Real-time payments can fight disruption …
The rise of real-time payment infrastructures in the UK, Singapore, Poland, Australia and elsewhere in the world can help banks fight the disruption they face from alternative payment service providers (PSPs) and financial technology newcomers, writes Neil Ainger.
Speaking at a CGI briefing on real-time payments, Stig Korsgaard, engagement director for Danish real-time platform Nets, said: “Real-time payment infrastructures allow banks to participate fully in the on-demand economy and compete on service.”
Launched ten months ago, Nets has created an 871 per cent rise in mobile payment usage (from a low base), as the €20 million infrastructure was rolled out.
“Mobile commerce can be a big usage driver,” said George Evers, immediate payments services director at VocaLink, referencing the Paym platform in the UK and how it allows banks to compete with each other, and newcomers, for digital business on a shared back-end infrastructure.
“When you have critical mass on the P2P [peer to peer] consumer side, merchants get interested and then the B2B [business to business] corporate space grows,” said Korsgaard. ISO 20022 harmonisation is also on the horizon to cope with further roll-outs in the US, European Union, the Swift-administered New Payments Platform in Australia and to assist cross-border interoperability.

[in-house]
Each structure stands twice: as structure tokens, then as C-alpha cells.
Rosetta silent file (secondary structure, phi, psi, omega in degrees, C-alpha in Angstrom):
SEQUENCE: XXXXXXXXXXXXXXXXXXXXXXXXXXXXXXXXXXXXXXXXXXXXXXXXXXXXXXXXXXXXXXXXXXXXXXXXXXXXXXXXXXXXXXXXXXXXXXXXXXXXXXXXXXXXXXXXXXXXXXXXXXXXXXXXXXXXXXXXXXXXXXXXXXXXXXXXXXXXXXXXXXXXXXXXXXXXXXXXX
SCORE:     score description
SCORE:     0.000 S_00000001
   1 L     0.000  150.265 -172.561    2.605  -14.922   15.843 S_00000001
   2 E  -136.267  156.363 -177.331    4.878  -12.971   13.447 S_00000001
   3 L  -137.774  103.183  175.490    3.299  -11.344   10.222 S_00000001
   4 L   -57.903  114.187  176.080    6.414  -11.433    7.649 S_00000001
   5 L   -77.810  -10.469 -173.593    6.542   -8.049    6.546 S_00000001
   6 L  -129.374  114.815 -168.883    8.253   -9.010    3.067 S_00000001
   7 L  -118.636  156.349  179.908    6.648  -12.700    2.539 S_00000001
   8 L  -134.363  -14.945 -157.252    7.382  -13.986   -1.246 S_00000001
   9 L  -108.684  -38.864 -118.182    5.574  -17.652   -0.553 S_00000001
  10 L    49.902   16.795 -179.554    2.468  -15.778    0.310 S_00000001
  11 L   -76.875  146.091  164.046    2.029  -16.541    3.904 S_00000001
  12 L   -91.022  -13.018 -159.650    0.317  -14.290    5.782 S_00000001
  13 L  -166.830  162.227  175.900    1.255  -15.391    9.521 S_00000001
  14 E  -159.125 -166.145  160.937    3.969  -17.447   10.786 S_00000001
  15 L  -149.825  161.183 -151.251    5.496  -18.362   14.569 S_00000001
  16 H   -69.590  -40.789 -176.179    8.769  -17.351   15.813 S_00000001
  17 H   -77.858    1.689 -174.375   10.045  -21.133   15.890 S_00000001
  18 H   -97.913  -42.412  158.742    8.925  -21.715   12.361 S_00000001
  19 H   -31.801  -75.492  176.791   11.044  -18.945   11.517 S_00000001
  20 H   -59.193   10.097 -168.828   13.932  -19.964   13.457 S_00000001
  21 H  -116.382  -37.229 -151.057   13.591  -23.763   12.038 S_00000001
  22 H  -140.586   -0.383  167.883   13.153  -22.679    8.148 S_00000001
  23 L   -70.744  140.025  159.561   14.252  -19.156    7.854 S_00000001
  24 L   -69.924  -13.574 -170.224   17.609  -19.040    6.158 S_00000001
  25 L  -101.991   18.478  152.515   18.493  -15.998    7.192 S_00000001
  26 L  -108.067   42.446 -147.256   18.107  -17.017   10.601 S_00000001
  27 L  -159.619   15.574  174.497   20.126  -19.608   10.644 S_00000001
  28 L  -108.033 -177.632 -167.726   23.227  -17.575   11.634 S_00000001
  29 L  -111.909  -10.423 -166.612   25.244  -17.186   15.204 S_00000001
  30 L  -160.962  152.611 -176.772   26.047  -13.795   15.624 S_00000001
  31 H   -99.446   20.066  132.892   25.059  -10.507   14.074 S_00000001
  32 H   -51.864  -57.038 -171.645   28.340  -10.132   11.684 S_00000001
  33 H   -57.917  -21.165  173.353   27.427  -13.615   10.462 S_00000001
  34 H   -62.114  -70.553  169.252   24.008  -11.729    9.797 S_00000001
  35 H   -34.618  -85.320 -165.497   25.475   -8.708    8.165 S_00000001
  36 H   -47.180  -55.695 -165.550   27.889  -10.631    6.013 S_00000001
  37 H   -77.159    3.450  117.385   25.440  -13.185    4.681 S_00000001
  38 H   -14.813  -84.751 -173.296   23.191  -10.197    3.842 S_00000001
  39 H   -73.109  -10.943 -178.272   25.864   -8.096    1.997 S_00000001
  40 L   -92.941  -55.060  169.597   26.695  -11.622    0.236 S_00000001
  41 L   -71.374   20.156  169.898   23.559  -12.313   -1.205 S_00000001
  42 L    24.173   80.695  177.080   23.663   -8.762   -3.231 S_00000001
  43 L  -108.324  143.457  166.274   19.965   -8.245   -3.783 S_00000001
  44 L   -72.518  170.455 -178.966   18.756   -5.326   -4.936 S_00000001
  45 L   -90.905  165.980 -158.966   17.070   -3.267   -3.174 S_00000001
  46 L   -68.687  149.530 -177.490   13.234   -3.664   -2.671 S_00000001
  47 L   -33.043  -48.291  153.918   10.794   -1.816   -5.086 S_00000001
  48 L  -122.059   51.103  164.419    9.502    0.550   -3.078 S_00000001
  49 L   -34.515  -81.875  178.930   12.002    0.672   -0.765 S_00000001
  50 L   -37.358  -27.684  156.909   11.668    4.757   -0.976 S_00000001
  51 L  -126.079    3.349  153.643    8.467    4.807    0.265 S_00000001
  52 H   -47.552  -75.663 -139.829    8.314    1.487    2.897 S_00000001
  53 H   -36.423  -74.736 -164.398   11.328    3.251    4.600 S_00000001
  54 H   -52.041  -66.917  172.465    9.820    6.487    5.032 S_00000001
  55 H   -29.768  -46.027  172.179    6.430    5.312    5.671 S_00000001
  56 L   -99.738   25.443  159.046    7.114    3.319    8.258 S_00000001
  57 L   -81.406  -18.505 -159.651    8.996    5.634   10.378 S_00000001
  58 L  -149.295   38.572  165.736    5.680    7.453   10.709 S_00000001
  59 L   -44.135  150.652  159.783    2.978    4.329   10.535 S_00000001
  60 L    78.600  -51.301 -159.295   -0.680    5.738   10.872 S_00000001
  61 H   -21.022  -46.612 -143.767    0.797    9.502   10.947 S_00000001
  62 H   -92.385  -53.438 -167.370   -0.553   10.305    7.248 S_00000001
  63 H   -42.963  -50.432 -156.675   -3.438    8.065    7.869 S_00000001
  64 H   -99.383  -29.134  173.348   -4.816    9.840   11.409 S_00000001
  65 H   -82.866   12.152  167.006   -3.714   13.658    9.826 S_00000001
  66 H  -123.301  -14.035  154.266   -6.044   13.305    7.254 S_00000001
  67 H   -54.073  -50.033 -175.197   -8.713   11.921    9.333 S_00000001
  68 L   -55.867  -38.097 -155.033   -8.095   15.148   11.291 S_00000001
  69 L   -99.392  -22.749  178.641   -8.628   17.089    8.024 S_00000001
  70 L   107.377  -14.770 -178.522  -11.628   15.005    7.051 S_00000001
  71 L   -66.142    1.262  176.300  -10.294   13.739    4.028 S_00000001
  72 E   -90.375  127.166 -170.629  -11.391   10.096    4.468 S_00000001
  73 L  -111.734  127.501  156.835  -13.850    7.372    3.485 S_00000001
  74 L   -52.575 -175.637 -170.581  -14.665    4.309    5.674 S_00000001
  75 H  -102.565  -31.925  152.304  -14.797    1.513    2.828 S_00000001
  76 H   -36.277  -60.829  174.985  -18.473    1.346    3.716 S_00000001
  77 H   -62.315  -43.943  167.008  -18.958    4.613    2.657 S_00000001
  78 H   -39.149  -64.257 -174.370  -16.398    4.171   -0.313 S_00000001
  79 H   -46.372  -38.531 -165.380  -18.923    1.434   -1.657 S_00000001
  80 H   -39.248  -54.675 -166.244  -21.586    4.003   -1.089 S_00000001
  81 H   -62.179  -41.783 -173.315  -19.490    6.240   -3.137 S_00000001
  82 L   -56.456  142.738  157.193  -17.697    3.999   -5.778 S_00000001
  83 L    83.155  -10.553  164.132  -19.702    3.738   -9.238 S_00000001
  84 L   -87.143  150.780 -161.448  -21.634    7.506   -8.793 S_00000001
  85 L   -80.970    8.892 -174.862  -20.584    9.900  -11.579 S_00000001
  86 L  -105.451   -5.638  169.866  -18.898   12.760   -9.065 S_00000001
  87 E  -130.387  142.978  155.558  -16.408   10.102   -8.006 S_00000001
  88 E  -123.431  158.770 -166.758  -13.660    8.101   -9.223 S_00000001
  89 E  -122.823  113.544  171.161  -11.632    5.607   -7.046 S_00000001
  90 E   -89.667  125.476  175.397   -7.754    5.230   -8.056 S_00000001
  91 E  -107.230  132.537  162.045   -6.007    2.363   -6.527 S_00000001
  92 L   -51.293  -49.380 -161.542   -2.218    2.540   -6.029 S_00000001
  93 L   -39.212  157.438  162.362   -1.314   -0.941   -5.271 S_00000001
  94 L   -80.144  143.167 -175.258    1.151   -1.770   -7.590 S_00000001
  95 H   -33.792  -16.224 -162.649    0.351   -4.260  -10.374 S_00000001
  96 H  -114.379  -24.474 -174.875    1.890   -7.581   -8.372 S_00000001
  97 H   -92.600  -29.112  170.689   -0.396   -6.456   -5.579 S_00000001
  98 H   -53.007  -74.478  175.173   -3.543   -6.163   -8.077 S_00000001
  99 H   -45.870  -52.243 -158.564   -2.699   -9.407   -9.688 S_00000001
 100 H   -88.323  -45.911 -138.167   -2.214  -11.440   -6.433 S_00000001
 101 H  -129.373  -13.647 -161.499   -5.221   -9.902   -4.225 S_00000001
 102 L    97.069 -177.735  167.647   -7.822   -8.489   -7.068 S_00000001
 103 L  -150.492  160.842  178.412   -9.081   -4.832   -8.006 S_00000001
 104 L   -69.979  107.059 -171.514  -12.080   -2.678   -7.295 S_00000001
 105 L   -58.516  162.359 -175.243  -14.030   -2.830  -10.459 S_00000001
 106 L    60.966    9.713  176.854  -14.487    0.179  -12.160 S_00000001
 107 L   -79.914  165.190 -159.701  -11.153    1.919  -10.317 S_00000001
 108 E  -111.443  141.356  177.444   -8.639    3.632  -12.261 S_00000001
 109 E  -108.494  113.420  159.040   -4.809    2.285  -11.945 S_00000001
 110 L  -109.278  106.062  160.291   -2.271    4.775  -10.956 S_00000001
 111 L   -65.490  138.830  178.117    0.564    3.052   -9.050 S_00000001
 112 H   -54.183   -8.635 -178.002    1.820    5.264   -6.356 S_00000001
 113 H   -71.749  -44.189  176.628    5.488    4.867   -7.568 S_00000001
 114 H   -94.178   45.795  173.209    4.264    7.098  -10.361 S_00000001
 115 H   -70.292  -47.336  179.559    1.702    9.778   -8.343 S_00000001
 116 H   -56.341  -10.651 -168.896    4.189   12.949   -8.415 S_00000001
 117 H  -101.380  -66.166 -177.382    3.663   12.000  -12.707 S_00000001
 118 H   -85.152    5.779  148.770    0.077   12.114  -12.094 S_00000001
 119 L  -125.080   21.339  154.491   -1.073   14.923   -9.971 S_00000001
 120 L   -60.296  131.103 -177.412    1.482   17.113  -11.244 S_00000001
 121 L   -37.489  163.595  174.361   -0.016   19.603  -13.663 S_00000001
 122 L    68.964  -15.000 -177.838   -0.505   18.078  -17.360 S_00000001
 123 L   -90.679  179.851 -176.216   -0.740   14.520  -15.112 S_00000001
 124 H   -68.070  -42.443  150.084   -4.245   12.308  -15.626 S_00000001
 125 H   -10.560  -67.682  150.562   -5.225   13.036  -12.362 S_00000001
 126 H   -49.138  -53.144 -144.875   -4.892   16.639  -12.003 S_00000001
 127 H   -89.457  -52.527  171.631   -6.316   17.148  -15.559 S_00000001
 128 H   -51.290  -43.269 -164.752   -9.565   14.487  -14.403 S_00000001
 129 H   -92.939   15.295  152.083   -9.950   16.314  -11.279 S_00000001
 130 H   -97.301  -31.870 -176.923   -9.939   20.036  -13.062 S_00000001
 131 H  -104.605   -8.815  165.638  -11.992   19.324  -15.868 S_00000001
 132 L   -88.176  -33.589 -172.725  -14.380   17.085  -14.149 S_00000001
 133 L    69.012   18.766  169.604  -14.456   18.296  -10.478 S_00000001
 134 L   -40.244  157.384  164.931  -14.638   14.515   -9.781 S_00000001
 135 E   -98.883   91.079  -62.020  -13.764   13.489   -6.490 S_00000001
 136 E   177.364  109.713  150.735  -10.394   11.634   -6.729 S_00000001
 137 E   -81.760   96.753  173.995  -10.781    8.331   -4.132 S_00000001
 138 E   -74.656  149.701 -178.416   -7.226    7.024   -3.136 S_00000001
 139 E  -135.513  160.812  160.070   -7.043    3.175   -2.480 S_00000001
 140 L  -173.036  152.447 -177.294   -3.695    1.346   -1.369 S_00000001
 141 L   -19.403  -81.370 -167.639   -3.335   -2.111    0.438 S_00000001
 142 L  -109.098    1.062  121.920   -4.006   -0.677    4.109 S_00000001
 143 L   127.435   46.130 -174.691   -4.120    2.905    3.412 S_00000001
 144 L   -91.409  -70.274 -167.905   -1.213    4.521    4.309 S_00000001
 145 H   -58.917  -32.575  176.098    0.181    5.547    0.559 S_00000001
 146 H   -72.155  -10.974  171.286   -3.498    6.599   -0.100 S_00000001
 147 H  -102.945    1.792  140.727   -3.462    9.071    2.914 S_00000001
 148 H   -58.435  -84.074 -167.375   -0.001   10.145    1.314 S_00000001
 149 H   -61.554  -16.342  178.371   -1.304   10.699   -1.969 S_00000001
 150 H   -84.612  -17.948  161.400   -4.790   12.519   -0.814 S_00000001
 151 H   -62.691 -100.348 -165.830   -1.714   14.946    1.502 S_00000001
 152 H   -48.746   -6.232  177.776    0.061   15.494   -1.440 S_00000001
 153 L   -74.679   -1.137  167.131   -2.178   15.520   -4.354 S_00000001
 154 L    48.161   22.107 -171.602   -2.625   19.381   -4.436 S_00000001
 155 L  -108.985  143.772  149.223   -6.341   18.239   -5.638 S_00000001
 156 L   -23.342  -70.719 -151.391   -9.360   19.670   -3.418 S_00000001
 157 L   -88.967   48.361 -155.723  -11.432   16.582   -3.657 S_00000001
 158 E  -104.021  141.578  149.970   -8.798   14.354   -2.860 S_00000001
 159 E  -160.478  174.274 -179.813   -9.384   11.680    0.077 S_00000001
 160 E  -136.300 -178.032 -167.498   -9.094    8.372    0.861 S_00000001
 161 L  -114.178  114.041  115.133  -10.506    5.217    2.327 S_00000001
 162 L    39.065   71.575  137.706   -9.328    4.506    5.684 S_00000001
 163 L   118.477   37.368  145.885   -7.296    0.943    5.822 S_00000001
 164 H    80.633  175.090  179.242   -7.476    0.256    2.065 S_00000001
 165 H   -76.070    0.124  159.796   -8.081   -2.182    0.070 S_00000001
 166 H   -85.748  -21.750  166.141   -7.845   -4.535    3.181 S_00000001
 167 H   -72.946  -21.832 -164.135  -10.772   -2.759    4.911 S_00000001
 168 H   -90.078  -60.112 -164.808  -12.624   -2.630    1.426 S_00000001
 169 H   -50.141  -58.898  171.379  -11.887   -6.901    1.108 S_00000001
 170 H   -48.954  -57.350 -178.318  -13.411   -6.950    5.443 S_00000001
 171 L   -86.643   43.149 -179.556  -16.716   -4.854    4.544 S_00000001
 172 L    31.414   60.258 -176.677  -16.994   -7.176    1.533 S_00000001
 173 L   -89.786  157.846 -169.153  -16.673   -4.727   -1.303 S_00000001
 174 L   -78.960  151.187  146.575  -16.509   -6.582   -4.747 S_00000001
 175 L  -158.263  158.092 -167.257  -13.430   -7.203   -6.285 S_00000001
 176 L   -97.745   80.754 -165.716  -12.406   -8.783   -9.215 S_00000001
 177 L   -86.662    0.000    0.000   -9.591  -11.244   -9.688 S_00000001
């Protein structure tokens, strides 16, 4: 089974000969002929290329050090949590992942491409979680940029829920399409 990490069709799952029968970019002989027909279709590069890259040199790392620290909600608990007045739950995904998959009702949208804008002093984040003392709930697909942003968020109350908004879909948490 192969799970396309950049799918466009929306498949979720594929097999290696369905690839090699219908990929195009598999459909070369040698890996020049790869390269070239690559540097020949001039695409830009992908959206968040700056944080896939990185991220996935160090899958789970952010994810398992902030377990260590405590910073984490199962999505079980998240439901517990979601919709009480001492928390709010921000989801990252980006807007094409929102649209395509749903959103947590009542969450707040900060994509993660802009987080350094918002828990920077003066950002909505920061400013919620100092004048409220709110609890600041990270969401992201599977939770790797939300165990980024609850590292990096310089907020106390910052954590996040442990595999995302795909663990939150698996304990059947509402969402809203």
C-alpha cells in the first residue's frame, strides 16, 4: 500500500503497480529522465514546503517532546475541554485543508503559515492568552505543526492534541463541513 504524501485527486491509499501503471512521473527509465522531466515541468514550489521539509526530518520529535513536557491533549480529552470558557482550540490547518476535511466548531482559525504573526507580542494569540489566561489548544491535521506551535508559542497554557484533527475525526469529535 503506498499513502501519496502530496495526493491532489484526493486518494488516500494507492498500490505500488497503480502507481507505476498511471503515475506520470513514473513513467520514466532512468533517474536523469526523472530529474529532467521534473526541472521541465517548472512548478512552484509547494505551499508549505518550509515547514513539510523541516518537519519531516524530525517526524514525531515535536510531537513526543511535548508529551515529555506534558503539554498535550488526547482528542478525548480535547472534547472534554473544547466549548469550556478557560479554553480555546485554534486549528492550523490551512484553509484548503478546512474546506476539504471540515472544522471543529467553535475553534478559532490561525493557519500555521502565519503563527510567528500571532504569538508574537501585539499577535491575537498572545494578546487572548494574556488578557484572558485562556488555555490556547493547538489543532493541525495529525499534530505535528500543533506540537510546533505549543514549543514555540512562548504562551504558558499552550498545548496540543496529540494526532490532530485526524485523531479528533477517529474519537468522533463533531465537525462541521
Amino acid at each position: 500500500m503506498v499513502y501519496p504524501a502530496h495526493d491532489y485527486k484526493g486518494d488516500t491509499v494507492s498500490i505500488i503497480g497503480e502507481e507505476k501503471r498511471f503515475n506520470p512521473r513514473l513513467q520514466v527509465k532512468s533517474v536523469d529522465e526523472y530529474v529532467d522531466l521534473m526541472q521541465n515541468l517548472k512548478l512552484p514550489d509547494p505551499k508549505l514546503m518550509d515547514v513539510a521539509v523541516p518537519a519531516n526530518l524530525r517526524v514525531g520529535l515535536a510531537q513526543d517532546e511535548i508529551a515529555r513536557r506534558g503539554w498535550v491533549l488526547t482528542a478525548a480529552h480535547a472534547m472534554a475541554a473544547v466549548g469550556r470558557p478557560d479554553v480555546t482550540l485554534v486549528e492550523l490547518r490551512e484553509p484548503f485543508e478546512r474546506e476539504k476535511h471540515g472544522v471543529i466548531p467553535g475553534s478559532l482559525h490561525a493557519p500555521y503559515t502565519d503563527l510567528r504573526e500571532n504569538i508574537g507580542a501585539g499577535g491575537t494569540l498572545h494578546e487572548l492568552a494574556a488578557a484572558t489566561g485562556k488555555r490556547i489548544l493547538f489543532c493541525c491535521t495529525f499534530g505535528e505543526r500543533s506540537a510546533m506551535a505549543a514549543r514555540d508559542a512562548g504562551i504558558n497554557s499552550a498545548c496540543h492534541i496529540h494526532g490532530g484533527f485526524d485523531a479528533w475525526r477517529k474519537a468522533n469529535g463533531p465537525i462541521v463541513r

“Real-time infrastructures potentially allow banks to compete with disruption,” said Harry Newman, head of market initiatives, Emea, Swift. “It’s all about bringing payments into the 21st century and digitalising them.”
Session moderator, Cathy Pin, director of global payment solutions, CGI, was surprised to hear panellists thank regulators for spurring innovation, as they’re not usually too popular. But as Korsgaard said: “Financial communities in some parts of the world have benefitted from regulators effectively forcing innovation on them.” Regulators can facilitate change, added Korsgaard, citing the planned new EBA-administered real-time platform in Europe next year as an example.
Equally, the UK case study is illustrative. The Faster Payment Service was launched in 2008 only after an Office of Fair Trading investigation decided that waiting for three days for clearing was no longer acceptable. ISO 20022 harmonisation is also an issue for the UK as it launched so early it was ahead of the curve on the standardisation drive.
“I agree regulators can be helpful as it forces commonality and cooperation on the back-end,” said VocaLink’s Evers. “It allows banks to concentrate on fighting each other on the front end and the common enemy of newcomer PSPs and fintech entrants.”